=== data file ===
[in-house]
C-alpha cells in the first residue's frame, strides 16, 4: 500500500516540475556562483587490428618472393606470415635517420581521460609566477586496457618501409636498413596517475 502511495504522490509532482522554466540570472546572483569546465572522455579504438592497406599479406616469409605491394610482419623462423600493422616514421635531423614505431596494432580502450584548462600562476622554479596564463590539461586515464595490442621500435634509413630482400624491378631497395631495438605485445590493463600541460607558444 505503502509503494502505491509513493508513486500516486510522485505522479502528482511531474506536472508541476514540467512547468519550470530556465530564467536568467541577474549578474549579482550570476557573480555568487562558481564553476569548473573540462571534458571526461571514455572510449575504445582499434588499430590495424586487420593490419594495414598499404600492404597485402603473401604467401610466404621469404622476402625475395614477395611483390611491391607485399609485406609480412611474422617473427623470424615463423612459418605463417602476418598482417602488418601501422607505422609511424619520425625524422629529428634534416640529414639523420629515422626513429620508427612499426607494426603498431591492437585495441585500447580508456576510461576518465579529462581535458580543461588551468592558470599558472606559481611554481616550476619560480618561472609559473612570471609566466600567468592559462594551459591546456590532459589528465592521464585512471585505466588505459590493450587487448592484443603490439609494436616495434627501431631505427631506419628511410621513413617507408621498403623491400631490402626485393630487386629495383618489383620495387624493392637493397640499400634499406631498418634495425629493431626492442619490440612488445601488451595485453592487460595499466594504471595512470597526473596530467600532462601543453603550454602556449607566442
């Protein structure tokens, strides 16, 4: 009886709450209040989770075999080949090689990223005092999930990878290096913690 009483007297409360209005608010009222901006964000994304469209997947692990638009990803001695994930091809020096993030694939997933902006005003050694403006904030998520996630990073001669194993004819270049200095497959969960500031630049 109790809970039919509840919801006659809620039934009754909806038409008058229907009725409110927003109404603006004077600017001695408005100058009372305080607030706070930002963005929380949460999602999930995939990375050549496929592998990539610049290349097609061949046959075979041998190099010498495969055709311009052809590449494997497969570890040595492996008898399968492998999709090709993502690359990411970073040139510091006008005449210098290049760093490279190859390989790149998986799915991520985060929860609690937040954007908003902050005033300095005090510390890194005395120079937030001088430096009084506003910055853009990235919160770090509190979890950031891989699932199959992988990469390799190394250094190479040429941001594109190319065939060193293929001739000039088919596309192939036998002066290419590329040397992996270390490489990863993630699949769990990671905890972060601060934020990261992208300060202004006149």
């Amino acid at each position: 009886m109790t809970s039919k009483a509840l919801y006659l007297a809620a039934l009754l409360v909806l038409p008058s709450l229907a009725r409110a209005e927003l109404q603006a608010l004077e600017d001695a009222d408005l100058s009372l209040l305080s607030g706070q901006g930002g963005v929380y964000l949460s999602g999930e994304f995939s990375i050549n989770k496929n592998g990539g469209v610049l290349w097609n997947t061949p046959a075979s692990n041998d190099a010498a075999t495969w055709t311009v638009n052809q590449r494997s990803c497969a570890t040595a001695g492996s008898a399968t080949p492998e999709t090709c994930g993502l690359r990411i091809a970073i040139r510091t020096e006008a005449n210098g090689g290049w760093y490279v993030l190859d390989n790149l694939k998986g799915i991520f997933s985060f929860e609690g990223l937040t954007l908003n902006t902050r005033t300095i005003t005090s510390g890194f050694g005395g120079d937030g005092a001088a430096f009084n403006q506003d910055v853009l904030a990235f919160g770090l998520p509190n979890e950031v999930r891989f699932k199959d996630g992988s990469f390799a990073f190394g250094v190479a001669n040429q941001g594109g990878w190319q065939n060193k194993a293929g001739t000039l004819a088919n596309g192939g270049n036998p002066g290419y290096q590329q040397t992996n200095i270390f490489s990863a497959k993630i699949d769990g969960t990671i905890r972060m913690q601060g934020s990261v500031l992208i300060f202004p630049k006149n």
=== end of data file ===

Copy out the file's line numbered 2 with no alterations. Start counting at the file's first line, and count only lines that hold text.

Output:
C-alpha cells in the first residue's frame, strides 16, 4: 500500500516540475556562483587490428618472393606470415635517420581521460609566477586496457618501409636498413596517475 502511495504522490509532482522554466540570472546572483569546465572522455579504438592497406599479406616469409605491394610482419623462423600493422616514421635531423614505431596494432580502450584548462600562476622554479596564463590539461586515464595490442621500435634509413630482400624491378631497395631495438605485445590493463600541460607558444 505503502509503494502505491509513493508513486500516486510522485505522479502528482511531474506536472508541476514540467512547468519550470530556465530564467536568467541577474549578474549579482550570476557573480555568487562558481564553476569548473573540462571534458571526461571514455572510449575504445582499434588499430590495424586487420593490419594495414598499404600492404597485402603473401604467401610466404621469404622476402625475395614477395611483390611491391607485399609485406609480412611474422617473427623470424615463423612459418605463417602476418598482417602488418601501422607505422609511424619520425625524422629529428634534416640529414639523420629515422626513429620508427612499426607494426603498431591492437585495441585500447580508456576510461576518465579529462581535458580543461588551468592558470599558472606559481611554481616550476619560480618561472609559473612570471609566466600567468592559462594551459591546456590532459589528465592521464585512471585505466588505459590493450587487448592484443603490439609494436616495434627501431631505427631506419628511410621513413617507408621498403623491400631490402626485393630487386629495383618489383620495387624493392637493397640499400634499406631498418634495425629493431626492442619490440612488445601488451595485453592487460595499466594504471595512470597526473596530467600532462601543453603550454602556449607566442